Teaching Charity to Your Kids
Relay for Life
My son, and his sandwich board.
As parents, we have two main jobs in child rearing: nurturing our children, making sure they have everything they need and teaching them how to behave. The cliche is true: our children are the future. The lessons we teach them can impact them more than we think. When they are young children, the lessons we instill in them don't necessarily sink in right away. They'll start to share a cracker with us as toddlers, to show their love, but they won't share a toy with another child right away. After a while, they share more and more because as they get older, they realize that it's the right thing to do.
When I first became a parent, I didn't have much to give to my child. People gave to me and helped me out, and I promised that I would teach my children the importance of helping out. I was raised with a strong sense of charity, and I wanted to make sure I raised my children to have that same social consciousness. Every time we go to the grocery store and when you donate to whatever charity and you have to put a name on a display, I would write my eldest son's name to be put up to make him proud that "he" had donated money to help. When he learned to write his own name, he would gleefully take the pen from me and write it himself. I was proud that this lesson had sunk in pretty well. Once he was even happier when he had seen our names scroll across a screen during a telethon for The Jimmy Fund. This was very exciting for all of us, and I couldn't have been happier.
Soon every time my son saw something on the television about a charity that needed a donation, he would say "we need to donate to them, they need us Mommy". Every time he saw a soldier, he would salute to them, because "appreciating them is the same thing, right?" I nodded and smiled with pride. He had learned that sometimes even something as little as a smile can help out. He was turning out exactly as I'd hoped.
When he started the 4th grade this year, he came home asking me to allow him to be on the student council. I thought this would be great for him, he was always on the shy side and I thought that this would really help him out of his shell. I agreed, and the main principle of student council was community service. This was a fantastic idea and he made it on the student council, one of two 4th graders out of 12 people. The rest were 5th graders, and with the older and bigger kids, my son would have to learn to have his own voice. I didn't think I could be more proud of him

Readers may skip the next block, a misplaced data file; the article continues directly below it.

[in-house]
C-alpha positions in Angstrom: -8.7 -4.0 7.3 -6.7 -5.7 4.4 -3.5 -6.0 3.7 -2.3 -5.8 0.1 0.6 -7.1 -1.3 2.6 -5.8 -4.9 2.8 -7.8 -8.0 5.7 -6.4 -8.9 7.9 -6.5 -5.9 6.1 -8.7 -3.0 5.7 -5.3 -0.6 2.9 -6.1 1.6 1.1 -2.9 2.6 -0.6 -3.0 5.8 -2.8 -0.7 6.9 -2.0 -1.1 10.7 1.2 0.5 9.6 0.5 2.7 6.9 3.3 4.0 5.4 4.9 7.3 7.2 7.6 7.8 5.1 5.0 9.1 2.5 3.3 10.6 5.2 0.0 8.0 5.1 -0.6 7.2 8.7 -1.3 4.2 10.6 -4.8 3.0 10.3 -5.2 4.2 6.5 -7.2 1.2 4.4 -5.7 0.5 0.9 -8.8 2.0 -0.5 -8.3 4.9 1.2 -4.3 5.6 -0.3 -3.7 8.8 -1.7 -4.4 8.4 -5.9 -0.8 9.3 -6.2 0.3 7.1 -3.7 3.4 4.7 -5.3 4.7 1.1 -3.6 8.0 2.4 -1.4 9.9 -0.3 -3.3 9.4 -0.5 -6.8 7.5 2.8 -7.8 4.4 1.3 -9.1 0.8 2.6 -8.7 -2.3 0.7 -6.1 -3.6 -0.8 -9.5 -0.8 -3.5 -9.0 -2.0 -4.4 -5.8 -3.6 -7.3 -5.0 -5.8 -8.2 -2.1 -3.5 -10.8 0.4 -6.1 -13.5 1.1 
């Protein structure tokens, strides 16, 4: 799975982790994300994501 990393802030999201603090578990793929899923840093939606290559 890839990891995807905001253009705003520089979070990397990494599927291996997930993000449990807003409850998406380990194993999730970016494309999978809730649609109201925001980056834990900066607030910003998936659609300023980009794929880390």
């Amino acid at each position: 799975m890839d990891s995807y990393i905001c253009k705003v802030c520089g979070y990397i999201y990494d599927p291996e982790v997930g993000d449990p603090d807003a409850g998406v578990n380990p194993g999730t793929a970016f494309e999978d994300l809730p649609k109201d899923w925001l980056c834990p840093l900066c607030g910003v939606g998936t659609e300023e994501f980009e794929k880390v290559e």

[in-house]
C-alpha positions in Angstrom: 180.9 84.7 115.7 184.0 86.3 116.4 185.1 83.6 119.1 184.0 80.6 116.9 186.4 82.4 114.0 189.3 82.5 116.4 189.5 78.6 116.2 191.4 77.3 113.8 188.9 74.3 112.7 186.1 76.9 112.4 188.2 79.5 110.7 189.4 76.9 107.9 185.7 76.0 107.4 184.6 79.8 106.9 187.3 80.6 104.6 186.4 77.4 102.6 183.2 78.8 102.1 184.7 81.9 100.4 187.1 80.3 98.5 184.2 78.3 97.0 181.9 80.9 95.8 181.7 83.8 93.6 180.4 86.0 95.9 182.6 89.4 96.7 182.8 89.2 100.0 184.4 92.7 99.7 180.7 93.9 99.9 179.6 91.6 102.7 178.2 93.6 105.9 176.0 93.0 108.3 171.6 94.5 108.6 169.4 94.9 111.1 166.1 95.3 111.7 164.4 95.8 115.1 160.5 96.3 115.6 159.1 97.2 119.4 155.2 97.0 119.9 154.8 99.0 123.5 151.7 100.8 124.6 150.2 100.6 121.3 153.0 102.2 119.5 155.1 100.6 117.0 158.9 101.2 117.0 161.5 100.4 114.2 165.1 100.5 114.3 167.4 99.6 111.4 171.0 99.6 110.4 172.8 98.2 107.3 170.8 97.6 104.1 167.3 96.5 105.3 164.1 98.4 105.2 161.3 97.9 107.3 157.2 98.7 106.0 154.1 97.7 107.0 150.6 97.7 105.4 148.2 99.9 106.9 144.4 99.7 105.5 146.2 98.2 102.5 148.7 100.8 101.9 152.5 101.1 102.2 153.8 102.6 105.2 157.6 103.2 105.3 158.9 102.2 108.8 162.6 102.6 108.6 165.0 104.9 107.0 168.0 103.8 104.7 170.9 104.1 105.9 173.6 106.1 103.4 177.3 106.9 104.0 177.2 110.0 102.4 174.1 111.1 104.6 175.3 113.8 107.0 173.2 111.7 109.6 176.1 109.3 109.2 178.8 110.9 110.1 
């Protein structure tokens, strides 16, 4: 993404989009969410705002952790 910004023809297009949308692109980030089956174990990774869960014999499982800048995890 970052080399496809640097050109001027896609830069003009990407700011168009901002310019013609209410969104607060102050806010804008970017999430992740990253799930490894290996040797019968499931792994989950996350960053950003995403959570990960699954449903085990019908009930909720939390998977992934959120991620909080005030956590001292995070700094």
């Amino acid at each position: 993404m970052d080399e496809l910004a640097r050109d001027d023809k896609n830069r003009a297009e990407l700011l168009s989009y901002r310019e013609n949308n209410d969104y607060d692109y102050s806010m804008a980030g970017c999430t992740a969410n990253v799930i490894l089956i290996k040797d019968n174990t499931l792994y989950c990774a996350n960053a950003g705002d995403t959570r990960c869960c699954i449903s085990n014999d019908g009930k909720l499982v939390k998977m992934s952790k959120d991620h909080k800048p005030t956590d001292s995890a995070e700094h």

On my blog, I wrote about how his student council was putting on a canned food drive for the local soup kitchen and had a goal of 400 cans. They didn't meet this goal, and my son tearfully announced this on the school announcements. He was upset they didn't do more. It made me tear up as well. A few months later as a student council member, my son escorted a soldier around to read to the classes and presented him with a certificate to show the school's gratitude for his service to our country. I saw my son growing up into a perfect member of the society.
Then last week, I received the perfect Mother's Day present. My son was going to join the student council on their Relay for Life team to walk for money. Seriously, how much more proud could I be? I've had family members pass from cancer, so seeing him walk to fight the disease that took people that I loved from me was absolutely amazing. With pouty eyes, he asked for me to walk there with him. I did, and it was a great feeling.
This affirmed to me that my son was going to grow up making a difference. I was doing exactly what I had hoped, and raising my child to be aware that people aren't as fortunate as he is. It's his job, as it is our job, to help the less fortunate whenever we can. I can't wait to see what the future holds for him, and I cross my fingers I did my job as a parent to show him how to be a great person. I hope he teaches that lesson to his children and maybe the world would be a little better place. We can make the world a better place, one child at a time.